RALEIGH — Few North Carolina Supreme Court justice candidates become household names.
Some of the most seasoned lawyers in this state acknowledge their own difficulties knowing who’s who in the statewide judicial races often relegated to the tail-end of the ballot.
But the seven justices on the state Supreme Court play a powerful role in deciding what happens in issues of great public consequence. They will be asked to rule on new election laws, educational policies and criminal justice matters of great weight.
With four of the seven seats on the ballot this year in a state where politics have become hyperpartisan, there have been accusations of gamesmanship in races that until recently had not seen a huge infusion of outside money.
Ola Mae Lewis, the senior resident Superior Court judge in Brunswick County, told Wilmington TV reporter Justin Smith last week that her last-minute decision to enter the race for the top seat on the state Supreme Court was influenced by “political gamesmanship.”
Mark Martin, senior associate justice and a Republican, was expected to have an unopposed campaign for the seat that Chief Justice Sarah Parker will vacate because she is reaching mandatory retirement age.
Lewis, an N.C. Central University law school alumna who has clerked for Democrat Dan Blue when he was speaker of the N.C. House of Representatives, campaigns as a Republican in the nonpartisan race.
Though Lewis initially talked about running for the same N.C. Supreme Court seat as Cheri Beasley, a Democrat appointed to the court by former Gov. Bev Perdue, the Brunswick County judge pulled out of that race shortly before the end of the filing period.
Mike Robinson, a civil litigator in Winston-Salem and a Republican, entered the race and Lewis made a surprise entry into the chief justice race, drawing rebukes from some Republicans such as Joyce Cotton, a 2nd District GOP chair, who ended up “un-inviting” Lewis to a district convention this month.
Efforts to reach Lewis were unsuccessful on Friday.
But her challenge for the chief justice seat is just one of the N.C. Supreme Court races that has North Carolina pols talking.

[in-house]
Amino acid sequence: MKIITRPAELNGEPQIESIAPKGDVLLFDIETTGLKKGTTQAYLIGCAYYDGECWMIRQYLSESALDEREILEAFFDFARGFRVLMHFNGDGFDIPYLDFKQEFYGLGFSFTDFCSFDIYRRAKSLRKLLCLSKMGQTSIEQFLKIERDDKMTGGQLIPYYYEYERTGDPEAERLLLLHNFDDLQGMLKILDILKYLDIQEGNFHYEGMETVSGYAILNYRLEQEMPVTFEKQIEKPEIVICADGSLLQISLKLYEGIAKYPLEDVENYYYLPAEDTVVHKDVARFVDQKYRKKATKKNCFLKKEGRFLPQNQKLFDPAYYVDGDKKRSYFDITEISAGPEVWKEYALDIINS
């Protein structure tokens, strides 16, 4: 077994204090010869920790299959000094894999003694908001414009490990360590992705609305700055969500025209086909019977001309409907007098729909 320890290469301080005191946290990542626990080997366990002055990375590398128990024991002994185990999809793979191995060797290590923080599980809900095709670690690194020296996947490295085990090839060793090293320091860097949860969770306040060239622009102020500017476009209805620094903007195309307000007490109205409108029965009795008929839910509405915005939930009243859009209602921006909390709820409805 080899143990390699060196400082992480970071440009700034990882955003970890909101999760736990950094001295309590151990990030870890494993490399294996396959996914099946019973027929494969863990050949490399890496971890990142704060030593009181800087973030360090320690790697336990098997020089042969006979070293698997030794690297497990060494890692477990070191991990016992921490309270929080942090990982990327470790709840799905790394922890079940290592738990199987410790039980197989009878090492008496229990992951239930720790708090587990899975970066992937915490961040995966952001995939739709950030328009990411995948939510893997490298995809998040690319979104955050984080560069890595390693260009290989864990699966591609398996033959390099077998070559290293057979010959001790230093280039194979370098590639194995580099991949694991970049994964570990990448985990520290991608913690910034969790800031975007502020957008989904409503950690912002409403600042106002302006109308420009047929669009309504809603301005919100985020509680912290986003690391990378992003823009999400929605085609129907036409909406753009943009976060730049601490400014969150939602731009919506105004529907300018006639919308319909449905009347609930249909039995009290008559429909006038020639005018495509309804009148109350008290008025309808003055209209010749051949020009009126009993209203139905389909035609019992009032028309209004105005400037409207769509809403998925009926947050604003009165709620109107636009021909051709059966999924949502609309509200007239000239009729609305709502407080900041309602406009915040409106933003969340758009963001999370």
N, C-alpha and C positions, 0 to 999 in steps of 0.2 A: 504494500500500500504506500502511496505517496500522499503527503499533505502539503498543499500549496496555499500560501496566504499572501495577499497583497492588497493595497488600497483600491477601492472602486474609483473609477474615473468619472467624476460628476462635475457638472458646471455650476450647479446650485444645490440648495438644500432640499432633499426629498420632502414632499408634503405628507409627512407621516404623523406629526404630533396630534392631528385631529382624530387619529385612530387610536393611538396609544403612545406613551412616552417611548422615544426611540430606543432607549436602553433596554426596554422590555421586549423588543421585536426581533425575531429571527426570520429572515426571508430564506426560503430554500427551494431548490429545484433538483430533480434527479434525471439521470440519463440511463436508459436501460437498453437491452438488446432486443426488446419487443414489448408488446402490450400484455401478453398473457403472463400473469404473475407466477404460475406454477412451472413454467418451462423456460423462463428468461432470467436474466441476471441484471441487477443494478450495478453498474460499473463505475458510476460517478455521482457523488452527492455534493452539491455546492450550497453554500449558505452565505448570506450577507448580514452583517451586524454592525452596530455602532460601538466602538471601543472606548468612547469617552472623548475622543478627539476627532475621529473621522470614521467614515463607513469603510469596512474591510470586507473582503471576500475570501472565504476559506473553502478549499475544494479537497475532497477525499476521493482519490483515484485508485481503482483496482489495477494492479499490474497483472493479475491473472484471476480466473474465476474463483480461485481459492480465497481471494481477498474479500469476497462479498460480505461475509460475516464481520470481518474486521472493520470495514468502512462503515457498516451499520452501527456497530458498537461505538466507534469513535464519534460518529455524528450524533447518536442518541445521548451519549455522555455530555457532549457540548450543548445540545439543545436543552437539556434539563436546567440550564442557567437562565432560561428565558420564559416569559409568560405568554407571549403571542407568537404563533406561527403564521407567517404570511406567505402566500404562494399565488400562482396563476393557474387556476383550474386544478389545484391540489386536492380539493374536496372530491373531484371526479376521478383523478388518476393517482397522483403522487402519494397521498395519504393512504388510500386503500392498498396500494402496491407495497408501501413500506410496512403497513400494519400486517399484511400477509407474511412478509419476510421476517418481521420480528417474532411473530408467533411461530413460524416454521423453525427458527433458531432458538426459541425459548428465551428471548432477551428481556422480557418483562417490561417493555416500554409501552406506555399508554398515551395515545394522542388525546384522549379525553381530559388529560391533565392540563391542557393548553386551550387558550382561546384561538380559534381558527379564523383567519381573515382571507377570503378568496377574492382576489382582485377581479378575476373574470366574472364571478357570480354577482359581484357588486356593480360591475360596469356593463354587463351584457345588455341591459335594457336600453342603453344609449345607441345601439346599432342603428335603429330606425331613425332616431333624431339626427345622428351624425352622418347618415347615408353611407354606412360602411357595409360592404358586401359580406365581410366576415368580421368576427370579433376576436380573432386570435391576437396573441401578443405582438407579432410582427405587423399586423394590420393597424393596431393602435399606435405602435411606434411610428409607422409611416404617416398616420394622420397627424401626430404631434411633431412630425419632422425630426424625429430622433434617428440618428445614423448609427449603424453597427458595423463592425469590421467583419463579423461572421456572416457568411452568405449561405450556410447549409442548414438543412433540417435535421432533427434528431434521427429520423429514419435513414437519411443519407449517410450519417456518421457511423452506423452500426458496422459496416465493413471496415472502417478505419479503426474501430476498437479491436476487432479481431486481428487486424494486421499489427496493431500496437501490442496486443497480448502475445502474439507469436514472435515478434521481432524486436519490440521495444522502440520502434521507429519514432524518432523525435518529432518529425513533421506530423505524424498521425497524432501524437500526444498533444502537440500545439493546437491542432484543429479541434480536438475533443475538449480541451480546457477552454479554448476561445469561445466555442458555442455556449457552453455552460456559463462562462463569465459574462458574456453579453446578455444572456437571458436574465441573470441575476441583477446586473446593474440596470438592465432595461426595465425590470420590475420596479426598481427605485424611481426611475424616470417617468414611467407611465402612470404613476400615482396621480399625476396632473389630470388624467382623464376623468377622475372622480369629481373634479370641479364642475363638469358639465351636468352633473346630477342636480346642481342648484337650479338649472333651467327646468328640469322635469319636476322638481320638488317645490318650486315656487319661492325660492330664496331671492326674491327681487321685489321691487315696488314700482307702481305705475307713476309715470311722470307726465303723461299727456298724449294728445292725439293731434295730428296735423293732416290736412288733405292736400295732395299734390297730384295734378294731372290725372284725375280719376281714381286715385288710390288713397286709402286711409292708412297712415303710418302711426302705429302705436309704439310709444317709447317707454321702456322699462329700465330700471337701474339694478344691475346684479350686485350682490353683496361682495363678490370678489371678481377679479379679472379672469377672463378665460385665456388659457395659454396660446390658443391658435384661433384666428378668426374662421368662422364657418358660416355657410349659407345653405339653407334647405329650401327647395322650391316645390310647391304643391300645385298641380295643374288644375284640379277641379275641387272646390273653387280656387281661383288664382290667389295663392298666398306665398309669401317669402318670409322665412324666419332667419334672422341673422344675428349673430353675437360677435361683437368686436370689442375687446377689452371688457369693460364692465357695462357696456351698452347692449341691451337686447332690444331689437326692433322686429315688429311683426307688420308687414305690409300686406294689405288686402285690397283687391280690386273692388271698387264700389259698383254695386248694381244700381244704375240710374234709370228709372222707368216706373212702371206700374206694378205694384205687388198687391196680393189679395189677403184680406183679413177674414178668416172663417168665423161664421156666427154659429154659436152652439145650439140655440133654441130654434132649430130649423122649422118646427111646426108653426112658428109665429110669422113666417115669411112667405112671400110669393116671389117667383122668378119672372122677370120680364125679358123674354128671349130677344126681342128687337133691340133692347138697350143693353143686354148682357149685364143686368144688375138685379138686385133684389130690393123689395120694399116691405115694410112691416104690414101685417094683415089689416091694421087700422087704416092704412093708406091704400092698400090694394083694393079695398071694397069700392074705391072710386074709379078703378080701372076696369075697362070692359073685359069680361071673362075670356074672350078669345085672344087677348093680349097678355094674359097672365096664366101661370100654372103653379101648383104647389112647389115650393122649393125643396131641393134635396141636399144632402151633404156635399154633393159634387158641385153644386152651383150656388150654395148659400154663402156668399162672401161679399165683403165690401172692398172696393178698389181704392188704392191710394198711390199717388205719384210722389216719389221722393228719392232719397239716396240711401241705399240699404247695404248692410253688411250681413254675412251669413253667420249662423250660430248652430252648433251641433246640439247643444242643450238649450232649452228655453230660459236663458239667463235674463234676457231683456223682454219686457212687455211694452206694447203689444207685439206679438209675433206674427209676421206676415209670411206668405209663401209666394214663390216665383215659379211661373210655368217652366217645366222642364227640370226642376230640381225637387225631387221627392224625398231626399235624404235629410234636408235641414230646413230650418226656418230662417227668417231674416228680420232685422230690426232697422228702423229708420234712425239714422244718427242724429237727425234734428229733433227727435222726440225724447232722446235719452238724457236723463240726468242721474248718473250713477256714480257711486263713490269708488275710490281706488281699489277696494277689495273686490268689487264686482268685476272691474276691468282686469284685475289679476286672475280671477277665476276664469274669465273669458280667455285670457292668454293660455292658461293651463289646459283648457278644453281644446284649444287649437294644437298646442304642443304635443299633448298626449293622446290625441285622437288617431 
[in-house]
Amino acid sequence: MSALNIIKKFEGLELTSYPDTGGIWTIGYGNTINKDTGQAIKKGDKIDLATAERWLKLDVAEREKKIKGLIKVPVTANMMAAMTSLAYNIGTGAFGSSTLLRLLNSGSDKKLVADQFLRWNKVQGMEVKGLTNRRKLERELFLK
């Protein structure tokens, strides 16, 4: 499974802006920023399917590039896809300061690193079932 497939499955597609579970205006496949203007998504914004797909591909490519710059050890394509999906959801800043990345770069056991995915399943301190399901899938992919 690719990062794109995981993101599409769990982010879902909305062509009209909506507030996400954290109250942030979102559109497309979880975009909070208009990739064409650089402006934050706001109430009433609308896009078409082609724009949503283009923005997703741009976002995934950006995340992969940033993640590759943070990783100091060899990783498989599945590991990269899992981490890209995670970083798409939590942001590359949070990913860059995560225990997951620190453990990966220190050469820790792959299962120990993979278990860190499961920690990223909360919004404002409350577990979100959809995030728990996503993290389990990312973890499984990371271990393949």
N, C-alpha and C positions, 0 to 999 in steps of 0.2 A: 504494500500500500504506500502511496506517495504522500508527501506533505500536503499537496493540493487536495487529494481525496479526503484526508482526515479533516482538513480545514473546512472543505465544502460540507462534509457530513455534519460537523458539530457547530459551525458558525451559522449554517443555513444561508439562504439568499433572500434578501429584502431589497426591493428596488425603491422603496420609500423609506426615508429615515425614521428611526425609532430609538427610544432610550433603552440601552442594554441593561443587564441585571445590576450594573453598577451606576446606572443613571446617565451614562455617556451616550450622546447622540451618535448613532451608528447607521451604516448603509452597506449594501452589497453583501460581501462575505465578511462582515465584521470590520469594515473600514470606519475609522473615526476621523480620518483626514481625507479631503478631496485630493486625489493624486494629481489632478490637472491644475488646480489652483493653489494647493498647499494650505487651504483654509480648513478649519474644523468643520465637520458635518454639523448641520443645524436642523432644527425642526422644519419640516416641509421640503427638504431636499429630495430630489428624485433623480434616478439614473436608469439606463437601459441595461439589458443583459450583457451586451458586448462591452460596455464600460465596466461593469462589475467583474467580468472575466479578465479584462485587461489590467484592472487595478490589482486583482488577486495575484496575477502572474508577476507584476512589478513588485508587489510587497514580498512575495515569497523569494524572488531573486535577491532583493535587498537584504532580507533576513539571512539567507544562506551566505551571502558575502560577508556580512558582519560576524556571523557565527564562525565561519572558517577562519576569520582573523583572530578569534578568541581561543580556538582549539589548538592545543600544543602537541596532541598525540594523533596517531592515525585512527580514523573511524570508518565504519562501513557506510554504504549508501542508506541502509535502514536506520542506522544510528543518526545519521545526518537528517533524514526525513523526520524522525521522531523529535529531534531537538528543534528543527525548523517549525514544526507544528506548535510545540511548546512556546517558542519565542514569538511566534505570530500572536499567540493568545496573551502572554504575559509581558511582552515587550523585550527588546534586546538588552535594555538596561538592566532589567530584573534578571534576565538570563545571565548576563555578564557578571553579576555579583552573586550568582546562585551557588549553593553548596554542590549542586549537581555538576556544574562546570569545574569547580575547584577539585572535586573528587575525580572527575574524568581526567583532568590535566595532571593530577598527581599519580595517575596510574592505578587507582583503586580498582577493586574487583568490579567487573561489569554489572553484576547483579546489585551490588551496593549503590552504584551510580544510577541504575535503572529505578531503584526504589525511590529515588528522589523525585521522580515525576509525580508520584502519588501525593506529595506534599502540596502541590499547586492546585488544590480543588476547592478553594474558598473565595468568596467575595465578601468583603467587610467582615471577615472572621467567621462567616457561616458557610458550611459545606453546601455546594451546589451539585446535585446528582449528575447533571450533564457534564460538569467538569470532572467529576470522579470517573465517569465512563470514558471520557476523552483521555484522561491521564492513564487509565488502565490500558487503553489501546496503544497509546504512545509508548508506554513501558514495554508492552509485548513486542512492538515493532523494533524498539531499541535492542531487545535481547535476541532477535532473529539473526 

Jeanette Doran, a former general counsel and executive director at the N.C. Institute for Constitutional Law, an organization supported by Art Pope, the state’s budget director and a leading financier for conservative candidates and organizations, also entered a Supreme Court race days before the filing period closed.
Incumbent Robin E. Hudson, an associate justice seeking a second term, found herself in a surprise primary runoff that is likely to be of greater interest to Republicans than Democrats because of a high-profile contest for U.S. Senate.
Mecklenburg County Superior Court Judge Eric L. Levinson, a Republican, who was unsuccessful in a 2006 bid for a state Supreme Court seat, also is in the race.
Though judicial races are nonpartisan, the field of three will be narrowed during the primary election.
Republican Party leaders have said they are considering endorsing candidates this year in the statewide judicial races.
In 2012, outside groups funneled nearly $2.3 million into North Carolina to help Paul Newby, a Supreme Court incumbent seeking re-election, defeat a challenge by Sam Ervin IV.
The victory helped conservatives maintain a 4-3 majority on the court with an onslaught of new election law challenges and other legal cases born from the first time in a century that Republicans controlled both state houses and the governor’s office.
That balance of power is at issue this year, too.
“Supreme Court races are always important and always seem to be overlooked by the general electorate,” said Claude Pope, chairman of the N.C. Republican Party. “It’s important for so many reasons. Obviously, they are the last and final arbiters of all legal issues. This makes for an interesting dynamic from a party standpoint.”
Other races include:
• Ervin, a N.C. appeals court judge and Democrat, is facing off in November against Robert N. Hunter Jr., also a N.C. Appeals Court judge but a Republican. They are campaigning for the seat that Martin vacates. Voters will also chose between Beasley and Robinson on the November ballot.
Blythe: 919-836-4948; Twitter: @AnneBlythe1